There are limits to warfare, and the biggest limit is the final outcome. If the outcome is those being trained to lead are incompetent yes-men, without any goal but financial security, those they lead are treated as subservient minions for their personal purposes. Moral suffers, units suffer, and ultimately, the entire military suffers from a lack of honor and military preparedness. That’s where we are today, and the final result will be dangerous to the United States. Bureaucracies don’t fight wars effectively, and the current military has too many bureaucrats.

  5. Blackwater founder argues for the primacy of low-visibility, localized, deniable forces, backed by private sector efficiencies

    Which purely by coincidence he specializes in providing. Ford motor company says you need a new car, too.

    Many, of course, would argue that organized violence is such a serious business, so expansive, and so morally repugnant, that only government can or should hold a monopoly on it.

    Because only government has enough wisdom to be evil safely.

    If you take all of these pro-government statements and try to assemble them into a coherent worldview/theory, you find it’s a mess of internal contradictions and circular arguments. It doesn’t add up.

  6. Prince does have a valid point. And yes, many were fired in WWII to get to the ‘real’ fighters, but at a significant cost in lost troops… Can we afford that today? I wonder, considering how short of military forces we are.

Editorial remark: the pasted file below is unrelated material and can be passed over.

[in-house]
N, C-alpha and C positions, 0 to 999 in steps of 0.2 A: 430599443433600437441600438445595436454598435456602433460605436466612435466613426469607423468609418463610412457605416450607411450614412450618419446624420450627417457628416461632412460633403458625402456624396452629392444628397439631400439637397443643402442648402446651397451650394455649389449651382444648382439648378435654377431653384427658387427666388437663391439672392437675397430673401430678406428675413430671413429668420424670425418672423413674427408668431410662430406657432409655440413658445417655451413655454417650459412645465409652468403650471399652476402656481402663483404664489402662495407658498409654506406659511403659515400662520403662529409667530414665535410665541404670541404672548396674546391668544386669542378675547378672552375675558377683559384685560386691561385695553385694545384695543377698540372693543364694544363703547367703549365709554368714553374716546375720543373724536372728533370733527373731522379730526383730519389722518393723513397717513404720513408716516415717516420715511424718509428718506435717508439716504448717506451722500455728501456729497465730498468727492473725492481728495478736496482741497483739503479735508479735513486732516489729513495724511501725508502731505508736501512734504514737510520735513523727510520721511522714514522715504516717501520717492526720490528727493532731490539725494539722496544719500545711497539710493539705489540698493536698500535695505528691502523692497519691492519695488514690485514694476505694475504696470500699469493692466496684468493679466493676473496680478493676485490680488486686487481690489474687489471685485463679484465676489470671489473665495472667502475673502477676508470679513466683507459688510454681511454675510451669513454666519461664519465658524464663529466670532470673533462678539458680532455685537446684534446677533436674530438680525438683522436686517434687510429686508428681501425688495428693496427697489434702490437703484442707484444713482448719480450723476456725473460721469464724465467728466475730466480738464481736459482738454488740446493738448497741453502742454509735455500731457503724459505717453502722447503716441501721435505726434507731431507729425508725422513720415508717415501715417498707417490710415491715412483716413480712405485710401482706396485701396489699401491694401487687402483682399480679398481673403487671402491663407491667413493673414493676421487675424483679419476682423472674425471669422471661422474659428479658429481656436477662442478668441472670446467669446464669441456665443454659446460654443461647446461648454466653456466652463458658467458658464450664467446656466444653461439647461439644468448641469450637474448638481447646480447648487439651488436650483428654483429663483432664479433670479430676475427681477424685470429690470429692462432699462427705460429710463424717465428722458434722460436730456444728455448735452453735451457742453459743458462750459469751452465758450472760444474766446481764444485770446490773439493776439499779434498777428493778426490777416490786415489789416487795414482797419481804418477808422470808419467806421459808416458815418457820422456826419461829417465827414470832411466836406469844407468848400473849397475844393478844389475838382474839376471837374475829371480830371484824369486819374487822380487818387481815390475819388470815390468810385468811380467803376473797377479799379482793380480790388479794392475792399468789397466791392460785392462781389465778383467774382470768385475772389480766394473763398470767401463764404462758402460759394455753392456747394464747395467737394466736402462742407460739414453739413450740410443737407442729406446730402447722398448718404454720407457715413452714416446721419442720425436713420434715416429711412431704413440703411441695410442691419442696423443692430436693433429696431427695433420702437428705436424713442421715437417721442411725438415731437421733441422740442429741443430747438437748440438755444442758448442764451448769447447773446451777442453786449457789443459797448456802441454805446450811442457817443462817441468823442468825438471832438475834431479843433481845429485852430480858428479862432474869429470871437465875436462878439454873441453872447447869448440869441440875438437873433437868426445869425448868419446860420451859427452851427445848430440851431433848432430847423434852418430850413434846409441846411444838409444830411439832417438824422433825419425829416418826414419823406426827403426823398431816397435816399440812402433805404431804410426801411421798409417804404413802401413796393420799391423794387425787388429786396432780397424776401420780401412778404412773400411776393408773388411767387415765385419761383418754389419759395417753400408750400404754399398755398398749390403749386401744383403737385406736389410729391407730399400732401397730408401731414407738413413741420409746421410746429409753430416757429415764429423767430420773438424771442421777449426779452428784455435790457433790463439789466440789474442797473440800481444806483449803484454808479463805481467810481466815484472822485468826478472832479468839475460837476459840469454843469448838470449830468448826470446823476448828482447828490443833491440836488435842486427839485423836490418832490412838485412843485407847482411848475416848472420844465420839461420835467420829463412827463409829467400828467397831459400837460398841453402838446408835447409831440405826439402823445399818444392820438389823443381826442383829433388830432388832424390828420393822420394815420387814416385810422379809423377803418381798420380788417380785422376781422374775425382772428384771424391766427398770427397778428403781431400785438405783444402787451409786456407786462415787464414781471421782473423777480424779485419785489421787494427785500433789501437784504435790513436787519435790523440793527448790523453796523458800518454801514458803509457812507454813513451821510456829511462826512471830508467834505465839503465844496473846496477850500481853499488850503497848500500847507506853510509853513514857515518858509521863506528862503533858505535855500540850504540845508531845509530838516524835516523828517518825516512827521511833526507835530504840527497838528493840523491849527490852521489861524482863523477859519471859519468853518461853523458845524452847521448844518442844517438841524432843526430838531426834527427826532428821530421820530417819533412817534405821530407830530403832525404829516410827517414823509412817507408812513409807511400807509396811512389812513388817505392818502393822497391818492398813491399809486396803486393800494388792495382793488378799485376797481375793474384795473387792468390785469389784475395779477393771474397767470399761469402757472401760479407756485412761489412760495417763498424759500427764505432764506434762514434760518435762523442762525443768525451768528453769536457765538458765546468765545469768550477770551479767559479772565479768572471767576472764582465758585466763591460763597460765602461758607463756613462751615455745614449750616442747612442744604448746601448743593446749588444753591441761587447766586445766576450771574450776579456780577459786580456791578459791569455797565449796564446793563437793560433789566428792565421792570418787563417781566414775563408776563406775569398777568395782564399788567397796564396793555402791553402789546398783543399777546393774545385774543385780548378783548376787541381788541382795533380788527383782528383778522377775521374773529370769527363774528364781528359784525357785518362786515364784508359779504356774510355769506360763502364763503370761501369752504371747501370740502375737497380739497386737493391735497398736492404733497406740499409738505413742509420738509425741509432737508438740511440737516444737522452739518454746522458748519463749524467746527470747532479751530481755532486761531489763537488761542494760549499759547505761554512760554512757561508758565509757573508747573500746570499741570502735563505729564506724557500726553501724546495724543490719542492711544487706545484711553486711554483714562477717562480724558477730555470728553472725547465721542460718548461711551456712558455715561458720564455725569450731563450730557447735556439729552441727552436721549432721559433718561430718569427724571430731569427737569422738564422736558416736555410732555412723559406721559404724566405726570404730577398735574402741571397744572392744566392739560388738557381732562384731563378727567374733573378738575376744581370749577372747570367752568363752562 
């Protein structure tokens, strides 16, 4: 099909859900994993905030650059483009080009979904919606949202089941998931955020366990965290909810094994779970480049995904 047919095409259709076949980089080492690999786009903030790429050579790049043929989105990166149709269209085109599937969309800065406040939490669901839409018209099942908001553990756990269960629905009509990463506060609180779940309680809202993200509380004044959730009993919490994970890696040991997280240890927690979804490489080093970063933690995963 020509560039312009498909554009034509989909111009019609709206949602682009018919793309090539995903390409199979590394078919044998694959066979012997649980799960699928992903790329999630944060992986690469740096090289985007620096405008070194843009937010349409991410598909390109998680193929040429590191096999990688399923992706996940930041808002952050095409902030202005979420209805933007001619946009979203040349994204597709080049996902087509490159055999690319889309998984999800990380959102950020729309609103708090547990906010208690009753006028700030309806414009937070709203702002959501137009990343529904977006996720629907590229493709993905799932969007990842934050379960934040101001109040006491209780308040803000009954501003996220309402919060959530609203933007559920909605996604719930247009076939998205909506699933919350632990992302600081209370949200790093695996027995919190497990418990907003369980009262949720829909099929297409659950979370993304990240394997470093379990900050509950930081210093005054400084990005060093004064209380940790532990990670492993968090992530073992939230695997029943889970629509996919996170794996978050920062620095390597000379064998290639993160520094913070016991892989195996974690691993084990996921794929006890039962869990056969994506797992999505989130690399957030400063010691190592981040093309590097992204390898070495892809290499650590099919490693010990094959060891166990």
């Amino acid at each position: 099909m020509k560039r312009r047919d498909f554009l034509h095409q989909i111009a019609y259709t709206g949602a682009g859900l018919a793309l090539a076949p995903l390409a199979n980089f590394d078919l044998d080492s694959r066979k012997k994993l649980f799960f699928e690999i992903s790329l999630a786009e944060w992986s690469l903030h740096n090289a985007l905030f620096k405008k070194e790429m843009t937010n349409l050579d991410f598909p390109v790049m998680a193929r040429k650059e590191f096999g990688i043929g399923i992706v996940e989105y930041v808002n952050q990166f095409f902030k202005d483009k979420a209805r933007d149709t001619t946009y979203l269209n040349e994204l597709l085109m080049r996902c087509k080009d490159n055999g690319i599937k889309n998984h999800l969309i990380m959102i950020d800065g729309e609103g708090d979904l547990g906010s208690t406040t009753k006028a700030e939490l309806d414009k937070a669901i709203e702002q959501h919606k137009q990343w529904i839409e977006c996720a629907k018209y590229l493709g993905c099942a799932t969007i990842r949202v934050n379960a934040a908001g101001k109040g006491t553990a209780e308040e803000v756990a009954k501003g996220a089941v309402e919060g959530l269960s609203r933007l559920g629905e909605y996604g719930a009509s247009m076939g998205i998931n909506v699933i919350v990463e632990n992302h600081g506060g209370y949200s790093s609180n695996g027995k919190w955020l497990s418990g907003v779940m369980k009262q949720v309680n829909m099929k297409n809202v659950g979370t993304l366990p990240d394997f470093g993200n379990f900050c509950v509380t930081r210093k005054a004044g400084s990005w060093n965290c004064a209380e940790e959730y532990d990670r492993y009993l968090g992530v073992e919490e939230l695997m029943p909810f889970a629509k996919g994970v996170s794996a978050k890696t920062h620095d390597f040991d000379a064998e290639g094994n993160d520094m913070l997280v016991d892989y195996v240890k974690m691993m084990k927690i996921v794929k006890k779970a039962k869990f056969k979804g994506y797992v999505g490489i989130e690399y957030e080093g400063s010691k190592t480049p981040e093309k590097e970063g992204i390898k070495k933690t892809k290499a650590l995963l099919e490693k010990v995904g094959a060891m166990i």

• We have been at war now for how long? Not a global war but many, many battles. That wasn’t true at the start of WWII. Getting up to speed in the Korean conflict didn’t take all that long. At least for the Army from the brigade level down there is a deep pool of seasoned people.

  7. LL, I get the feeling our MIC elite et al are gambling on never, ever having to fight another “Big One.” The UK’s a perfect case in point along with, apparently, the woke USN.

    I’m no expert but I’d say precedence argues otherwise.

    Off topic, but why do SEAL teams have to get the vax but posties don’t?

    • Why SEALS but not POSTIES? SEALS vote conservatively, POSTIES are unionized and even if an individual member votes conservatively, the Union money rains like a monsoon upon the Democratic party.

      Sadly, if the SEALS donated as much money as the Posties to the Dems, they’d have a carve-out too.

      Follow the money. Pretty much the first rule in any criminal investigation.

  8. Taiwan has a significant share of the Worlds’s non-Chinese micro chip manufacturing capacity which the West depends on. Takes a while to build replacement capacity. That may be enough to give us a reason to look at keeping Taiwan Taiwan.